Archaeological Approaches to and Heritage Perspectives on Modern Conflict
Archaeological Approaches to and Heritage Perspectives on Modern Conflict
Beyond the Battlefields
€ 119,00
Aantal pagina's
15.6 x 23.4 cm
Toon inhoudsopgaveVerberg inhoudsopgave
List of Figures
Chapter 1 Introduction
1.1 The tragedy at Mont Cornillet
1.2 Aims and research perspectives
Chapter 2 Conflict archaeology
2.1 Historical background
2.2 Roots of War: warlike behaviour in prehistoric times
2.3 Basic principles of Total War and modern warfare
2.4 Modern conflict archaeology: methods and techniques
Chapter 3 Landscape biographies of commemoration
3.1 Landscape biography
3.2 Scope and definition of heritage
3.3 Landscapes of commemoration
3.4 Ypres and the commemoration of WWI
3.5 Potsdamer Platz, Berlin, A multi-layered urban landscape of memory
Chapter 4 Status quaestionis of conflict archaeology
4.1 United Kingdom
4.2 Flanders
4.3 France
4.4 Germany
4.5 Poland
4.6 The Netherlands
4.7 Conclusions
Chapter 5 Scientific and societal importance
5.1 Archaeological heritage management in the Netherlands
5.2 Dutch excavation protocols
5.3 The ‘Buried Past of War’ project
5.4 Metal detecting in the Netherlands
Chapter 6 The application of LiDAR-based DEMs
6.1 Light Detecting And Ranging (LiDAR): use and misuse
6.2 Landscapes of conflict – Battlefields and defense works
6.3 Landscapes of conflict – Air power and German logistics
6.4 Landscapes of conflict – Behind the lines
Chapter 7 Summary and final debate
7.1 Community interest versus scientific interest
7.2 Heritage management versus management of research potential
7.3 Site-oriented approach versus landscape approach
7.4 Research agenda on modern conflict
Appendix: WWII-related archaeological researches in the Netherlands (1984-2017)
Classical sources
Primary sources
Newspaper articles and online sources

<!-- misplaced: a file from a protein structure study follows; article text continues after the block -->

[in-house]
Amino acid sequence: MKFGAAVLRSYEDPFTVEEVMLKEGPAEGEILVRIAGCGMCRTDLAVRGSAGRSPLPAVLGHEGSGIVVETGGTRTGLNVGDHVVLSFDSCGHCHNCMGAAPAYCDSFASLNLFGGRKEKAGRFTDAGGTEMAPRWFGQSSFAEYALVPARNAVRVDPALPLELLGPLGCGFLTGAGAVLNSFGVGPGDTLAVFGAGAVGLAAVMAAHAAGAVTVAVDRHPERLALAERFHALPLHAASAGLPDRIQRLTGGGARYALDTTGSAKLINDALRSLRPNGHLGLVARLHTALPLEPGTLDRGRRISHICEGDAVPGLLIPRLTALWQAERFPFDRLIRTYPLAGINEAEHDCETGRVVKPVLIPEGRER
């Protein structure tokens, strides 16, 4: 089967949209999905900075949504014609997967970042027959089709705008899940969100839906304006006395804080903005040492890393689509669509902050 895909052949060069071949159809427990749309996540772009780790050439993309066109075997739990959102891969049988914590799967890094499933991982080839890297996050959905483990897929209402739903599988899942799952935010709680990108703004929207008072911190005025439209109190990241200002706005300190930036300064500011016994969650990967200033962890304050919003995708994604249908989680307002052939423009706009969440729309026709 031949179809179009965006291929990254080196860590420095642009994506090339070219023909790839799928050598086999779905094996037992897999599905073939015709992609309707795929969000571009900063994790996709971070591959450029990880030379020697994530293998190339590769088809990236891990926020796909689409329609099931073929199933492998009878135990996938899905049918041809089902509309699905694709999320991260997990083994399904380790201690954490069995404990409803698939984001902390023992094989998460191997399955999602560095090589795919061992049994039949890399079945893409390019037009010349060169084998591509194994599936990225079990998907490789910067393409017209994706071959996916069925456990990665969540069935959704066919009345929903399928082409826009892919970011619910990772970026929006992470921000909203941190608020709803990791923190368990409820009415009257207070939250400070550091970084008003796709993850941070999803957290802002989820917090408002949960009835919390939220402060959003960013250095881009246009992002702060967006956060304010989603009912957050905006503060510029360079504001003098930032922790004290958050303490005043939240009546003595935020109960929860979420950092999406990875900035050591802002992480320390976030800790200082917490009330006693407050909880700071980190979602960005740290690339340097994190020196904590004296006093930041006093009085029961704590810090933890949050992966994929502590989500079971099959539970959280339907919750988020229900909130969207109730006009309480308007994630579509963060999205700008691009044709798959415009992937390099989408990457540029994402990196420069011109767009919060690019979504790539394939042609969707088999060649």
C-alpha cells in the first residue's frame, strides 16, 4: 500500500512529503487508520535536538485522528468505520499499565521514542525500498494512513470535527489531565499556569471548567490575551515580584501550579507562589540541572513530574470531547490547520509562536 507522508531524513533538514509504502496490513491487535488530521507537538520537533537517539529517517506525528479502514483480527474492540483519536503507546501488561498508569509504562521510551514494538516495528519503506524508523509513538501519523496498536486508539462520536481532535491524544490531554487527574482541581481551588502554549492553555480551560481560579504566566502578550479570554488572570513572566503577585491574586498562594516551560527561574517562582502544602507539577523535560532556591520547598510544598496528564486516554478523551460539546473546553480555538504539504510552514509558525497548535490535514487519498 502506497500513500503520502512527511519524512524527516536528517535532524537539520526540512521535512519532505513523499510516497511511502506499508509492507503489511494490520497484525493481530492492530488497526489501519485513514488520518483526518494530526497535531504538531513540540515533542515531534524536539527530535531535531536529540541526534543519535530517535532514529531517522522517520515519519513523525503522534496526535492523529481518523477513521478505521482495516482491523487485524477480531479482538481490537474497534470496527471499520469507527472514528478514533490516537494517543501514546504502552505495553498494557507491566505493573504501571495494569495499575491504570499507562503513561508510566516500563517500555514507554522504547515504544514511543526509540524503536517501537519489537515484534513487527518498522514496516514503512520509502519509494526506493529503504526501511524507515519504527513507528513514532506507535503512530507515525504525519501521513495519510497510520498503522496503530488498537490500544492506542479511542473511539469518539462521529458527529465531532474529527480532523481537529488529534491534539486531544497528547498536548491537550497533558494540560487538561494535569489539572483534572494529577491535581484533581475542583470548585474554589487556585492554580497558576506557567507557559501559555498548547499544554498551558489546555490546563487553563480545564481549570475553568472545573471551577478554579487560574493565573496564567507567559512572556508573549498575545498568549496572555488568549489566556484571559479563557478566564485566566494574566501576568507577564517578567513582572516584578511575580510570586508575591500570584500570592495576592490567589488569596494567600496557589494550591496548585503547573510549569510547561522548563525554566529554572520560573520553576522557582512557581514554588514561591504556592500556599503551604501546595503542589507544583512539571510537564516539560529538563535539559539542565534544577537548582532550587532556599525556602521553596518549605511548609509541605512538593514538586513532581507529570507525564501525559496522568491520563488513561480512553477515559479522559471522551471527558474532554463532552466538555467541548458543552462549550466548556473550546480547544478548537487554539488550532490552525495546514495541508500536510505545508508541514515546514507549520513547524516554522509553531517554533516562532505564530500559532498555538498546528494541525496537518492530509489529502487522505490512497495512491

Max van der Schriek

Archaeological Approaches to and Heritage Perspectives on Modern Conflict

Beyond the Battlefields

De onderstaande tekst is niet beschikbaar in het Nederlands en wordt in het Engels weergegeven.
From a wider disciplinary perspective, modern conflict archaeology is now a thoroughly established and mature sub-discipline. However, a significant problem conflict archaeologists in the Netherlands face is that modern eras, including both World Wars, have so far not received serious attention. Although both World Wars appeal strongly to the popular imagination, until recently Dutch researchers had not approached modern conflict from an academic archaeological perspective to any great extent. This is partly the result of problematic legislation on archaeological activity in the Netherlands. When applied and interpreted appropriately, archaeology can play an important role in the preservation, contemporary experience and historical reconstruction of recent conflicts. However, as this book argues, research methods other than excavations will be needed in order to conduct conflict archaeology in the Netherlands effectively. This study aims to develop a Dutch approach to conflict archaeology, integrating archaeology, heritage research and history at a landscape scale.

Max van der Schriek

Max van der Schriek studied both Heritage Studies (2009) and Archaeology (2010) at the Vrije Universiteit, Amsterdam. Between 2014 and 2019 he conducted his PhD research on modern conflict archaeology in the Netherlands. This was the very first academic study on this topic in the Netherlands.